NACO-SDI imaging of known companion host stars from the AAPS and Keck planet search surveys
Department of Astronomy, Universidad de Chile, Casilla 36-D, Santiago, Chile e-mail: email@example.com
2 Center for Astrophysics, University of Hertfordshire, College Lane Campus, Hatfield, Hertfordshire, UK, AL10 9AB, UK
3 Institute of Astronomy, 2680 Woodlawn Drive, Honolulu, HI 96822, USA
4 Anglo-Australian Observatory, PO Box 296, Epping 1710, Australia
5 Steward Observatory, University of Arizona, Tucson, AZ 85721, USA
6 Department of Astrophysics & Optics, University of New South Wales, NSW 2052, Australia
7 Carnegie Institute of Washington, Department of Terrestrial Magnetism, 5241 Broad Branch Road NW, Washington, DC 20015-1305, USA
8 Faculty of Sciences, University of Southern Queensland, Toowoomba, 4350, Australia
Accepted: 2 March 2010
Context. Direct imaging of brown dwarfs as companions to solar-type stars can provide a wealth of well-constrained data to “benchmark” the physics of such objects, since quantities like metallicity and age can be determined from their well-studied primaries.
Aims. We present results from an adaptive optics imaging program on stars drawn from the Anglo-Australian and Keck Planet Search projects, with the aim of directly imaging known cool companions.
Methods. Simulations have modeled the expected contrast ratios and separations of known companions using estimates of orbital parameters available from current radial-velocity data and then a selection of the best case objects were followed-up with high contrast imaging to attempt to directly image these companions.
Results. These simulations suggest that only a very small number of radial-velocity detected exoplanets with consistent velocity fits and age estimates could potentially be directly imaged using the VLT's Simultaneous Differential Imaging system and only under favorable conditions. We also present detectability confidence limits from the radial-velocity data sets and show how these can be used to gain a better understanding of these systems when combined with the imaging data. For HD32778 and HD91204 the detectabilities help little in constraining the companion and hence almost all our knowledge is drawn from the SDI images. Therefore, we can say that these stars do not host cool methane objects, out to on-sky separations of ~2'', with contrasts less than 10-11 mag. However, for HD25874, HD120780 and HD145825, the contrasts and detectabilities can rule out a number of possible solutions, particularly at low angular separations, and for the best case, down to strong methane masses of 40 MJ at 1'' separation. The contrast curves constructed for these five stars show 5σ contrasts (ΔF1) of ~9.2–11.5 mag at separations of ≥0.6'', which correspond to contrasts of ~9.7–12.0 mag for companions of mid-T spectral type. Such limits allow us to reach down to 40 MJ around fairly old field dwarfs that typically constitute high precision radial-velocity programs. Finally, the analysis performed here can serve as a template for future projects that will employ extreme-AO systems to directly image planets already indirectly discovered by the radial-velocity method.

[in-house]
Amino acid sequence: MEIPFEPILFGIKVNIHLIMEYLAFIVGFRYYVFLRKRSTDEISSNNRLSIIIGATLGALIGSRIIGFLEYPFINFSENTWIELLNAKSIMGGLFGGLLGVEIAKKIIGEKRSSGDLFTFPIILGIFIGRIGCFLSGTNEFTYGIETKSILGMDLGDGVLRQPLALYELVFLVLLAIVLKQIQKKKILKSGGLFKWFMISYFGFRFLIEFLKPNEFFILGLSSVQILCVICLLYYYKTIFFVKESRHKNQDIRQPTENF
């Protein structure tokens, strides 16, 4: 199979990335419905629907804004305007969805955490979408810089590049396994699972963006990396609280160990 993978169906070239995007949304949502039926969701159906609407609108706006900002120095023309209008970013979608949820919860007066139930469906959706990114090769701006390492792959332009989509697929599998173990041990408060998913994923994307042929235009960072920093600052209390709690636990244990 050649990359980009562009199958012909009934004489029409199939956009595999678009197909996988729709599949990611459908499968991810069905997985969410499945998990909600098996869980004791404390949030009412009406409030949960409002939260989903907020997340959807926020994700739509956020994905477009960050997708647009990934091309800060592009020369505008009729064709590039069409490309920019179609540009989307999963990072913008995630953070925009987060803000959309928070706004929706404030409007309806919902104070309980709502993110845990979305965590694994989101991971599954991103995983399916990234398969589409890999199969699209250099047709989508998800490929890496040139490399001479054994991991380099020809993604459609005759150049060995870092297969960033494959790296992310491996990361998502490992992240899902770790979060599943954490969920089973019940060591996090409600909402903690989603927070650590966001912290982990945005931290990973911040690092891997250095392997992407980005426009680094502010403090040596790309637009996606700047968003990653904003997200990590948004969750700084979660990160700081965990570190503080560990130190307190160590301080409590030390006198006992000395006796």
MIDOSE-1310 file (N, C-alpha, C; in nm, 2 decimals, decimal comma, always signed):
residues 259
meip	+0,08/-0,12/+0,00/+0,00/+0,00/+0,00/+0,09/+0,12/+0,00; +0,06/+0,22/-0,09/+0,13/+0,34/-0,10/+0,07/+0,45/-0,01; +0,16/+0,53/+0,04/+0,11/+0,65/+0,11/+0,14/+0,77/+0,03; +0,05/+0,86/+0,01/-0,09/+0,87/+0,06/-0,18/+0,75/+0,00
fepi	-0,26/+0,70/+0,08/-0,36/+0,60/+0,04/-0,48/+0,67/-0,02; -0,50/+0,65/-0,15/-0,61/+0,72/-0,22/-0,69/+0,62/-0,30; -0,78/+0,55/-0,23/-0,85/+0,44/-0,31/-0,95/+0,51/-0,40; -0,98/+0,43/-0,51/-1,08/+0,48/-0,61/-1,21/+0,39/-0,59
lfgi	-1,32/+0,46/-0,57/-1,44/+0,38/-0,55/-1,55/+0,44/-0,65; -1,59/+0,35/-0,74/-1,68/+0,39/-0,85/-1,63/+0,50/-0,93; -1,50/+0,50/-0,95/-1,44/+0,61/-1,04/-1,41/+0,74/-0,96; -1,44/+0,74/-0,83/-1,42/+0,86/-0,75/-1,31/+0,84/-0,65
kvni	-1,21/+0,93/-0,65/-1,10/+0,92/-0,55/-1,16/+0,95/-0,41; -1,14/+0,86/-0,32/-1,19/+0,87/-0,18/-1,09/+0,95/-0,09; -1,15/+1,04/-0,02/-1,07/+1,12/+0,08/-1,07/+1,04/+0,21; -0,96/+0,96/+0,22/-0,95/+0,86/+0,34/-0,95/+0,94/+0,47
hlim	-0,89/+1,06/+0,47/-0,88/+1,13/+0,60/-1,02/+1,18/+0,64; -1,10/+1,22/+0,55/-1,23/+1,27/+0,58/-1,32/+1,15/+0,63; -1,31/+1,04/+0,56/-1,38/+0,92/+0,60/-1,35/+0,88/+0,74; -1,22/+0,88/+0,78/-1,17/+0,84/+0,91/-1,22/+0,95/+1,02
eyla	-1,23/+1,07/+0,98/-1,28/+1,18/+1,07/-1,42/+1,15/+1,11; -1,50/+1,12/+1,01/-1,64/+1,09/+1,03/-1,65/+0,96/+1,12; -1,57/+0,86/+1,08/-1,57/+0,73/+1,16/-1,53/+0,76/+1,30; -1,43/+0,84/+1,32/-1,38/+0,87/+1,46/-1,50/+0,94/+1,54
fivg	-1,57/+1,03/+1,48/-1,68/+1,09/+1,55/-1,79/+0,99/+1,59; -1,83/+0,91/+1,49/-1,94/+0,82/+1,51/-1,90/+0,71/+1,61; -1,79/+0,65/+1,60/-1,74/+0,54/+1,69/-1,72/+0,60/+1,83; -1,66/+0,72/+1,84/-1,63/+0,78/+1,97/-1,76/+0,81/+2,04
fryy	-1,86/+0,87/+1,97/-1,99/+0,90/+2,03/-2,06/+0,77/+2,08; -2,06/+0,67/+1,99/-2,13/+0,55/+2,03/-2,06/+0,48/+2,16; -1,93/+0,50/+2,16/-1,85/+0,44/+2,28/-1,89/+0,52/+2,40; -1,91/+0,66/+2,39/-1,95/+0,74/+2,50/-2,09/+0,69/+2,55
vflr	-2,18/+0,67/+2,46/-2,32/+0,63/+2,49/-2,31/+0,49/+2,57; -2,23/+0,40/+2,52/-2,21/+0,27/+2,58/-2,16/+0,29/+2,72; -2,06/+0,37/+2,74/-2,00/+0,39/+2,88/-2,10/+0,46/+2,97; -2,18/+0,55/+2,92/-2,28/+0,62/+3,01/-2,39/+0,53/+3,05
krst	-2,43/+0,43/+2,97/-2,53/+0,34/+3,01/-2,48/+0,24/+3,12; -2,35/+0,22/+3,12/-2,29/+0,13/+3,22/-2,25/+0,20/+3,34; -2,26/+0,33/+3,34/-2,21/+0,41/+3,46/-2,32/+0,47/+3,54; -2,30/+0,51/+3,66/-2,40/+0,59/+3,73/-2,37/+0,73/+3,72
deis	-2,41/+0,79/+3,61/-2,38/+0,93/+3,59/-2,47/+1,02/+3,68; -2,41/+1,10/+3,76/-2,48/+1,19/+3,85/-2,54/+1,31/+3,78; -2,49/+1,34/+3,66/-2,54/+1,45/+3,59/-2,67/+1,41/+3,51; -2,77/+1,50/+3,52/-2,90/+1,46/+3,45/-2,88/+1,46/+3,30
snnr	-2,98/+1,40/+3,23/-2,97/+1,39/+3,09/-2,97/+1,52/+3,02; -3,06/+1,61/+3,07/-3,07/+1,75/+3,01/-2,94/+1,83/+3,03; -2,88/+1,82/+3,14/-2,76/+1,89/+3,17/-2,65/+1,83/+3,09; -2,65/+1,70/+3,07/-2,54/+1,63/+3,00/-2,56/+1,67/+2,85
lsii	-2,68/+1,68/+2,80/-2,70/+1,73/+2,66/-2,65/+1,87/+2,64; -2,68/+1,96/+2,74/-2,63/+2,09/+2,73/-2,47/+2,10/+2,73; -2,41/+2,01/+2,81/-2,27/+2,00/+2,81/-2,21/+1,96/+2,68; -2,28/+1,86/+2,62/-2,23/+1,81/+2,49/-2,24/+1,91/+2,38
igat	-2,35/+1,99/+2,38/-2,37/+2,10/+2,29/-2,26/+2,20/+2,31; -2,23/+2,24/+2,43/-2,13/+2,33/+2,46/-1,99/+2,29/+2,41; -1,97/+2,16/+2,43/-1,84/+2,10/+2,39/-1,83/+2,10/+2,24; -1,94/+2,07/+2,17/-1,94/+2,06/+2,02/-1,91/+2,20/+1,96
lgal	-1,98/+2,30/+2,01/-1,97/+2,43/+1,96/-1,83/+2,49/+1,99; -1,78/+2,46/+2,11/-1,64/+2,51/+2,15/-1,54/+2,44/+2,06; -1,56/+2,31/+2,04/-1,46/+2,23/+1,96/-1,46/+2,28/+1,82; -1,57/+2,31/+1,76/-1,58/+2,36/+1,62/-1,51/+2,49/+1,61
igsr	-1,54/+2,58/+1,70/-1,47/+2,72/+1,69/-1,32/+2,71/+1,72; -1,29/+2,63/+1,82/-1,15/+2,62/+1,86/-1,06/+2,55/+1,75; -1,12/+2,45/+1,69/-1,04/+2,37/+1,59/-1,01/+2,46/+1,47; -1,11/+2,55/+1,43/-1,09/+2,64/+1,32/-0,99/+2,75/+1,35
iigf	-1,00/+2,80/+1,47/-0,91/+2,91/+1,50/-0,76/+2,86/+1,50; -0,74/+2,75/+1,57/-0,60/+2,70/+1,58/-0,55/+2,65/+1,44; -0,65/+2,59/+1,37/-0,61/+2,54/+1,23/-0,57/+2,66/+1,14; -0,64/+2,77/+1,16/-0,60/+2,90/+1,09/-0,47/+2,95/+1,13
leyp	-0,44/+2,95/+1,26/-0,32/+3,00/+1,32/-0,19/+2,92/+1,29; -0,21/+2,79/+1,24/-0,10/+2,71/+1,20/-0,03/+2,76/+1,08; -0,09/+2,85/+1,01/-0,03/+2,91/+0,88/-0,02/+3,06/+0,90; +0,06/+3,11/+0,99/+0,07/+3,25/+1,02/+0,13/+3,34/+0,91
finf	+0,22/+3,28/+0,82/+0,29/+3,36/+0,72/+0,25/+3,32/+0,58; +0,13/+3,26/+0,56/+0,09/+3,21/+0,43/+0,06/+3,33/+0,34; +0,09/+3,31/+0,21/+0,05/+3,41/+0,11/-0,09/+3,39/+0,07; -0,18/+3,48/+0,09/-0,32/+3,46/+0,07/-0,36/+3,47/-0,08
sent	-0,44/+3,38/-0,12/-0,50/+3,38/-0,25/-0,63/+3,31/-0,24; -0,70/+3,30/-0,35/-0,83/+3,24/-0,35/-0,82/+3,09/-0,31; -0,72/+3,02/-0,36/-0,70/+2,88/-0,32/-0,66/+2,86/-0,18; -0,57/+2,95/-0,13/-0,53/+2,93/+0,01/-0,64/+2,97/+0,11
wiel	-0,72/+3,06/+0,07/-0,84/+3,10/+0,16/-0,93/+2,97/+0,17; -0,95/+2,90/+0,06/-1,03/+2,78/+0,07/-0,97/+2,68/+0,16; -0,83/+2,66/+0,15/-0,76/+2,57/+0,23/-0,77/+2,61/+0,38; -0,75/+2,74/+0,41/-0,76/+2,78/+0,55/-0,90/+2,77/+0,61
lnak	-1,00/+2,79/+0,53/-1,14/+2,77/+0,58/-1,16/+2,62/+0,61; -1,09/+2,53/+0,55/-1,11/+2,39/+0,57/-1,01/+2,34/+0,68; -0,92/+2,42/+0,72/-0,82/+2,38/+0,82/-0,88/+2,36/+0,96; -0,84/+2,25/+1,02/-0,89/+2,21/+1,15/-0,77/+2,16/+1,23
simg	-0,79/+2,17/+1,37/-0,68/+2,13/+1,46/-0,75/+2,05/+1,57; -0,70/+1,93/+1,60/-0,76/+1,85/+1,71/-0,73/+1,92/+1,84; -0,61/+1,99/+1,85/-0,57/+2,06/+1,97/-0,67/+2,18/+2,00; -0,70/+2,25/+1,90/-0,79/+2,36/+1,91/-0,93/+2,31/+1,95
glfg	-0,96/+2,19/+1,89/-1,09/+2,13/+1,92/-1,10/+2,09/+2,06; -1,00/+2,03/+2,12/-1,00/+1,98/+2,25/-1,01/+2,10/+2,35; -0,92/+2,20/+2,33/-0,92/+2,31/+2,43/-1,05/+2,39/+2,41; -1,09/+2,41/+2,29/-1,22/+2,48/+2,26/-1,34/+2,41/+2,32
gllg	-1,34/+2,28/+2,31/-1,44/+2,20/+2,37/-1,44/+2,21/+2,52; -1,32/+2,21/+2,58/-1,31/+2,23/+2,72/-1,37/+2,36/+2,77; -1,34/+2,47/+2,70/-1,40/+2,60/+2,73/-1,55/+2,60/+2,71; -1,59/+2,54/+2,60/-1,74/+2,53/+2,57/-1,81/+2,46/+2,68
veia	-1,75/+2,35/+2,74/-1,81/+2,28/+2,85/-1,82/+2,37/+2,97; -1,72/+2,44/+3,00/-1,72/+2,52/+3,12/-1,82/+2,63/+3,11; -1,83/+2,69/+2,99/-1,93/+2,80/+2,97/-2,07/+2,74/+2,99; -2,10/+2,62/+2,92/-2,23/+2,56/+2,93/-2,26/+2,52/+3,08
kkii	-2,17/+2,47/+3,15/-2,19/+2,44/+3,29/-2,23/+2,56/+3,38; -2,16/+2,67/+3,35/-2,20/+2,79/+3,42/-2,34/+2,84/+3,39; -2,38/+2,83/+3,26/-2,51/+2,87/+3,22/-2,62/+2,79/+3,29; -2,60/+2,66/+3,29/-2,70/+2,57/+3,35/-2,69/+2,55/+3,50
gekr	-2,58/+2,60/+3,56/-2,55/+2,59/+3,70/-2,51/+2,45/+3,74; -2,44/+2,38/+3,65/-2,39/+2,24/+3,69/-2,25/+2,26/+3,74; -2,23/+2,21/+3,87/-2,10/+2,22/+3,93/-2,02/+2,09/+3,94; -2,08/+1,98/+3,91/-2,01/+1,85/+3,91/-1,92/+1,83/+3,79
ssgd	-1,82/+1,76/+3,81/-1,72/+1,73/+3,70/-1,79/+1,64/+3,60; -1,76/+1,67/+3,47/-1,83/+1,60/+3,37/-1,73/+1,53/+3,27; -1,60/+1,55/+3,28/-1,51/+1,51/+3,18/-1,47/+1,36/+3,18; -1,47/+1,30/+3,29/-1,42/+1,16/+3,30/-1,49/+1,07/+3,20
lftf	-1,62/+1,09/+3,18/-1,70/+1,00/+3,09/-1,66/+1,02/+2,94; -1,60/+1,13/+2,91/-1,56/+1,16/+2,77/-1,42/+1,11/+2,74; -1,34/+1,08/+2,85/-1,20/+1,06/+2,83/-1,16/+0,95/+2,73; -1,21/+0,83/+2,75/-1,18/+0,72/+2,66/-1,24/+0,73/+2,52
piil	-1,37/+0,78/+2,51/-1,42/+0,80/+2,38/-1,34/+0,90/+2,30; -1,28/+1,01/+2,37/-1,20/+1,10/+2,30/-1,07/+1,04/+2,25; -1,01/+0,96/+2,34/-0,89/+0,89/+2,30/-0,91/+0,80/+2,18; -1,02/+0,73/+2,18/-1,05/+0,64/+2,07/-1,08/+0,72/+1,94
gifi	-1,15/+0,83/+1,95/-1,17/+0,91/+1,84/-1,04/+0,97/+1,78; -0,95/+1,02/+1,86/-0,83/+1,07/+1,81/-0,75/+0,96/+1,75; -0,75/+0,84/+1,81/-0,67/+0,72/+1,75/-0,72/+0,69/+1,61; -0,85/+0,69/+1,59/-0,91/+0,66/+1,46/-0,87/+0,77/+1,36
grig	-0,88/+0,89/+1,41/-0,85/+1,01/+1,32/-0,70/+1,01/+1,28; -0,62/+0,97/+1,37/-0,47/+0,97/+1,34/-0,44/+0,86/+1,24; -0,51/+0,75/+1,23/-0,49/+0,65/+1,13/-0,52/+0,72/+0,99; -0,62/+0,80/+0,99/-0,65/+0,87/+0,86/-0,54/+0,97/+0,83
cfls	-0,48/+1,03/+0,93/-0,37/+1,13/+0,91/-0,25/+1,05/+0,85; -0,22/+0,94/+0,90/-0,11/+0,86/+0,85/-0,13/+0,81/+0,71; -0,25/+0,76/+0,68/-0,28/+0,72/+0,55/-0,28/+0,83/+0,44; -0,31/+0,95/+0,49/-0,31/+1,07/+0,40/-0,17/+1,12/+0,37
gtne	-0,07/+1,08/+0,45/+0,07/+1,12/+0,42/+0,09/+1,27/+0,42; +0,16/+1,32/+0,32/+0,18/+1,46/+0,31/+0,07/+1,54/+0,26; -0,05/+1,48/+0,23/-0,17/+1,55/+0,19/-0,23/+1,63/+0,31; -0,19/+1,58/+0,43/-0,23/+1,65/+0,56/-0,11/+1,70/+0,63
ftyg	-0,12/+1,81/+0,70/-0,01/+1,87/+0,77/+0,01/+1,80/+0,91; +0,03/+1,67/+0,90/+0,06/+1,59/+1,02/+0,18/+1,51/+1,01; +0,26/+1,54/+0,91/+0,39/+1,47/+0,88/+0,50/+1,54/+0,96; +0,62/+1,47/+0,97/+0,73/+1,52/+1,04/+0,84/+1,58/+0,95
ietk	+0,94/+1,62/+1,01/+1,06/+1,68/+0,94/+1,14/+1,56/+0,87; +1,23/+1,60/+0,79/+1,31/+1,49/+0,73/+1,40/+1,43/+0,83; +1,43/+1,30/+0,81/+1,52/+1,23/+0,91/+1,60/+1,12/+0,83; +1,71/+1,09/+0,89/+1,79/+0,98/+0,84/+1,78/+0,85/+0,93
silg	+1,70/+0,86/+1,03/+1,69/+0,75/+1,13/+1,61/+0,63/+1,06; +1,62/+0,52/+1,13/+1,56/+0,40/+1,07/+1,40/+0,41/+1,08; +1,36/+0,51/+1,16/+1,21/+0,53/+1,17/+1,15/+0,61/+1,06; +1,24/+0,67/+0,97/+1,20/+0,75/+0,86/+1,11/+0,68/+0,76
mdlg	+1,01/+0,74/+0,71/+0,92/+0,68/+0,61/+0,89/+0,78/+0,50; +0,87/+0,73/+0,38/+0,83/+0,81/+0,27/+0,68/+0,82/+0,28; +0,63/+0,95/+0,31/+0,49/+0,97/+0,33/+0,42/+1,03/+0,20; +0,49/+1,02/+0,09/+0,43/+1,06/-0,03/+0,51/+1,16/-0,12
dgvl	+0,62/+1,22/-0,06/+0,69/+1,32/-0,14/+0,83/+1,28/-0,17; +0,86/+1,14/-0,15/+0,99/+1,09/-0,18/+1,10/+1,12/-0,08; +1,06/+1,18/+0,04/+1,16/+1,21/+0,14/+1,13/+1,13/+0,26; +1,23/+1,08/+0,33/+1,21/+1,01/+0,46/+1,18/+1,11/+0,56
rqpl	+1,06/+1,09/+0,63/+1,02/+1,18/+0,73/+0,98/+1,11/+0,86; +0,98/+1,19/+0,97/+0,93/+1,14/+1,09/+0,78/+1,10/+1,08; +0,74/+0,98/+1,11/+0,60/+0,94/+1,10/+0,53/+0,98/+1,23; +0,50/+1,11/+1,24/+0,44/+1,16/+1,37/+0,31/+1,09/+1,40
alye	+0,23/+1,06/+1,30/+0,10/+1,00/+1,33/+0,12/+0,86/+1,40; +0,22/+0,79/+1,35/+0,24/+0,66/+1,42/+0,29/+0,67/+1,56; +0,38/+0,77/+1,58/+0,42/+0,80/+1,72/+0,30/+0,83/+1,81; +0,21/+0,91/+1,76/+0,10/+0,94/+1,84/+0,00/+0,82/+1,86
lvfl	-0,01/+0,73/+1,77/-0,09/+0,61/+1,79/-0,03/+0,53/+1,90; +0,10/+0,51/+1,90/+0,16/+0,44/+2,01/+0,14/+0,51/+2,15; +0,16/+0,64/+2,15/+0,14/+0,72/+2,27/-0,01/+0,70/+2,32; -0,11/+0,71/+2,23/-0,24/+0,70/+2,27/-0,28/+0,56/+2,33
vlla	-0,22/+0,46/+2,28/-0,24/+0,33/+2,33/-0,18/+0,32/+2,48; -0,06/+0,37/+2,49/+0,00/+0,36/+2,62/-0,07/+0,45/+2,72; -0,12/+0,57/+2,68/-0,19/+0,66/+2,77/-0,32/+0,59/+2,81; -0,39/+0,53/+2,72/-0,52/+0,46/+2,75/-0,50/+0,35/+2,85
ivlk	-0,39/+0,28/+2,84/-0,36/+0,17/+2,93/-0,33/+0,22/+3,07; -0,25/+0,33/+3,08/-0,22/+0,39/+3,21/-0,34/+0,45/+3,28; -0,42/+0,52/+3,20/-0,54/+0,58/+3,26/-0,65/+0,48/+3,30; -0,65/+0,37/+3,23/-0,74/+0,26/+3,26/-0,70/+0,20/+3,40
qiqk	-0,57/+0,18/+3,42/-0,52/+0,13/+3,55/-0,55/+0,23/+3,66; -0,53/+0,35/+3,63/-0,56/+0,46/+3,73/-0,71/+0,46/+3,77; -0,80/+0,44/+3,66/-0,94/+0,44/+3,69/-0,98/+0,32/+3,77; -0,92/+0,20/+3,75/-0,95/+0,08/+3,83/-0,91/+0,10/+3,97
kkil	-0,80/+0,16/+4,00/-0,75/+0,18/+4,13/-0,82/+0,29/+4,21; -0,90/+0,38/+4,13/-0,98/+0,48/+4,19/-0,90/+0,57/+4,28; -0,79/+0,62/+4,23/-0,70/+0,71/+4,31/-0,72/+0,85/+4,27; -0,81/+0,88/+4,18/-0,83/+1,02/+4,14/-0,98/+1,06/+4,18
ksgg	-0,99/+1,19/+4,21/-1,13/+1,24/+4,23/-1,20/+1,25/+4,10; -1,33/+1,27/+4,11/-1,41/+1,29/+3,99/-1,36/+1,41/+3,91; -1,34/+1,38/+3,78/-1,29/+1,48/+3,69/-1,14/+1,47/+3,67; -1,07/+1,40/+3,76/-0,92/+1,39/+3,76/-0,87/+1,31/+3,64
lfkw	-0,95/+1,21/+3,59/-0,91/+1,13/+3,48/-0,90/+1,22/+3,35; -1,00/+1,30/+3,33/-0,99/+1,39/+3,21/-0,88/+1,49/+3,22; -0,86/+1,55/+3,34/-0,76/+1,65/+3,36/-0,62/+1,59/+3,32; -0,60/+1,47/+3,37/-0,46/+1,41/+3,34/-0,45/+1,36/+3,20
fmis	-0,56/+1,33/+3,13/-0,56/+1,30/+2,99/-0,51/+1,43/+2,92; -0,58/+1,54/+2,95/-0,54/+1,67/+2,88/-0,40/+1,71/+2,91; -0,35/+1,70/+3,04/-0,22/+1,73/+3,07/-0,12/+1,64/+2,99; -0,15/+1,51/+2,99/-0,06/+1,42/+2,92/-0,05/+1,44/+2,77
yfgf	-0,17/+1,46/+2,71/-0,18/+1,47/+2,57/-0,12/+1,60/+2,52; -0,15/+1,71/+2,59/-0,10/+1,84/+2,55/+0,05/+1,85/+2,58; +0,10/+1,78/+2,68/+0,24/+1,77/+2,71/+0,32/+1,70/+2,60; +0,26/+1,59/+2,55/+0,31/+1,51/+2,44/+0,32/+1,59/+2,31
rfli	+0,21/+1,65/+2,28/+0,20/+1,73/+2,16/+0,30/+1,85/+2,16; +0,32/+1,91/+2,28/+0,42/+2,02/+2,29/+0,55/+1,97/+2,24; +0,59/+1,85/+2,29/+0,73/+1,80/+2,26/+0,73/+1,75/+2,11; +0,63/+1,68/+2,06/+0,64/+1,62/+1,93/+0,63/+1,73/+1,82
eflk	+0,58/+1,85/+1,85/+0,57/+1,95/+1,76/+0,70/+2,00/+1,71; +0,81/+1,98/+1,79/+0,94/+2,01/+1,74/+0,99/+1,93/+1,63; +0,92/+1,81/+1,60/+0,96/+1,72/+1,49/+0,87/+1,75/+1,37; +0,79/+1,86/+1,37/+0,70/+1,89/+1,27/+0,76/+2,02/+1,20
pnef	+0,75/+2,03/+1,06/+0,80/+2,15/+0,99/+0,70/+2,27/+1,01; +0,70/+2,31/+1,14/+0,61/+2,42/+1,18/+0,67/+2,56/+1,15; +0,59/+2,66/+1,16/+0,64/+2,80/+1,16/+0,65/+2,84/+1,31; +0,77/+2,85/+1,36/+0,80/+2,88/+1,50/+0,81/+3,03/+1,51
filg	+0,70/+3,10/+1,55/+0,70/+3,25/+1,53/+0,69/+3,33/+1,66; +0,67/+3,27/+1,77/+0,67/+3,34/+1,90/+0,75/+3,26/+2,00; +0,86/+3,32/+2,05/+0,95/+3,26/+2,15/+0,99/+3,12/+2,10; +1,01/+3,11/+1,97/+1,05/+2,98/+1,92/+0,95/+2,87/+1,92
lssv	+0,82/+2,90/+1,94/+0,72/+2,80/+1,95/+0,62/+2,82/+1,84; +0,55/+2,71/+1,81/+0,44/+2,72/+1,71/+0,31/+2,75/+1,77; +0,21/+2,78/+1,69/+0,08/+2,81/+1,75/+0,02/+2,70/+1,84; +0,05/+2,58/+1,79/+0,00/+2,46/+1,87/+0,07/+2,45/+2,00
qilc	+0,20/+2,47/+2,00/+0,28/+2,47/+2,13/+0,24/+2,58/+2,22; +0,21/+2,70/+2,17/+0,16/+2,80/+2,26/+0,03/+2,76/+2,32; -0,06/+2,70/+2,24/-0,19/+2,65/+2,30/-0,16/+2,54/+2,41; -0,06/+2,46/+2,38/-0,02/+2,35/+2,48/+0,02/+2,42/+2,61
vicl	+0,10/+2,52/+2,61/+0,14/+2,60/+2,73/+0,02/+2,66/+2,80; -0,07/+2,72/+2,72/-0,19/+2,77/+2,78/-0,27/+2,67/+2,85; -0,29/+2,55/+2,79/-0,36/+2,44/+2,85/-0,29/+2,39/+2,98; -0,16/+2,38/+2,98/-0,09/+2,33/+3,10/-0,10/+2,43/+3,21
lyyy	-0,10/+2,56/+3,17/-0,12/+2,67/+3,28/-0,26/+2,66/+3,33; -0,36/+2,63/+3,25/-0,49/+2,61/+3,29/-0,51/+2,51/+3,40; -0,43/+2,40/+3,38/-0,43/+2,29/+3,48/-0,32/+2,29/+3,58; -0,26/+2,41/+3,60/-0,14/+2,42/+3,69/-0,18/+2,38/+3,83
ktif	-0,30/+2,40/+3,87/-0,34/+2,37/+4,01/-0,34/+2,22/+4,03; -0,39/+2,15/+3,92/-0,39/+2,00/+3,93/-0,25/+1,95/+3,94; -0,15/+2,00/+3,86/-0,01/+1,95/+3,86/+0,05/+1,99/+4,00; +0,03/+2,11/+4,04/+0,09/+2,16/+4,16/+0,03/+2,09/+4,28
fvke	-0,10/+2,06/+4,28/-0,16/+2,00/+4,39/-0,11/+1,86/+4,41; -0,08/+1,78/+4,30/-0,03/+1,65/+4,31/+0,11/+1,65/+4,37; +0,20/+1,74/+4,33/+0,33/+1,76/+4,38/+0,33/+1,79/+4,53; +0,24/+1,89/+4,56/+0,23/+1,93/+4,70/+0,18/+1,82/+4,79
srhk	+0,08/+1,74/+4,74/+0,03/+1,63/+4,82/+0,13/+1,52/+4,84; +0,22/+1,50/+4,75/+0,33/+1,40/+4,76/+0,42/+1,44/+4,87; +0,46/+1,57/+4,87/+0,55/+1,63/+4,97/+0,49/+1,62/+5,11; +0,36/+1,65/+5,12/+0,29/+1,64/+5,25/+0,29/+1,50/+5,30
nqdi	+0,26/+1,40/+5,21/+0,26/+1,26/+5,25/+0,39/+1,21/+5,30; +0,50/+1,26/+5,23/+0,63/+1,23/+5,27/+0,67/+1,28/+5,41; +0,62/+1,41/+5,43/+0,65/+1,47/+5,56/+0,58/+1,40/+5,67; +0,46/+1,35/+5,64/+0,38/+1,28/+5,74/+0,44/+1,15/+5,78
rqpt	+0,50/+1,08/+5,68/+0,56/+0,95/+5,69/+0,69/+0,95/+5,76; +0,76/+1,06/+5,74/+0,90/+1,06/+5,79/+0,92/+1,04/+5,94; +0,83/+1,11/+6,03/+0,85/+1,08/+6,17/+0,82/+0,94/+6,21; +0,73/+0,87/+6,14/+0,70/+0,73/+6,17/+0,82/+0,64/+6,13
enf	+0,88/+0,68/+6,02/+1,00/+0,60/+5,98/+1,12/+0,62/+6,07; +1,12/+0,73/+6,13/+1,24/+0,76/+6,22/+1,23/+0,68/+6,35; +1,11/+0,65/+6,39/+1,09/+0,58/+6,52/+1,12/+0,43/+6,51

Key words: binaries: general / binaries: spectroscopic / planetary systems / stars: imaging / technique: radial velocities / techniques: high angular resolution
© ESO, 2010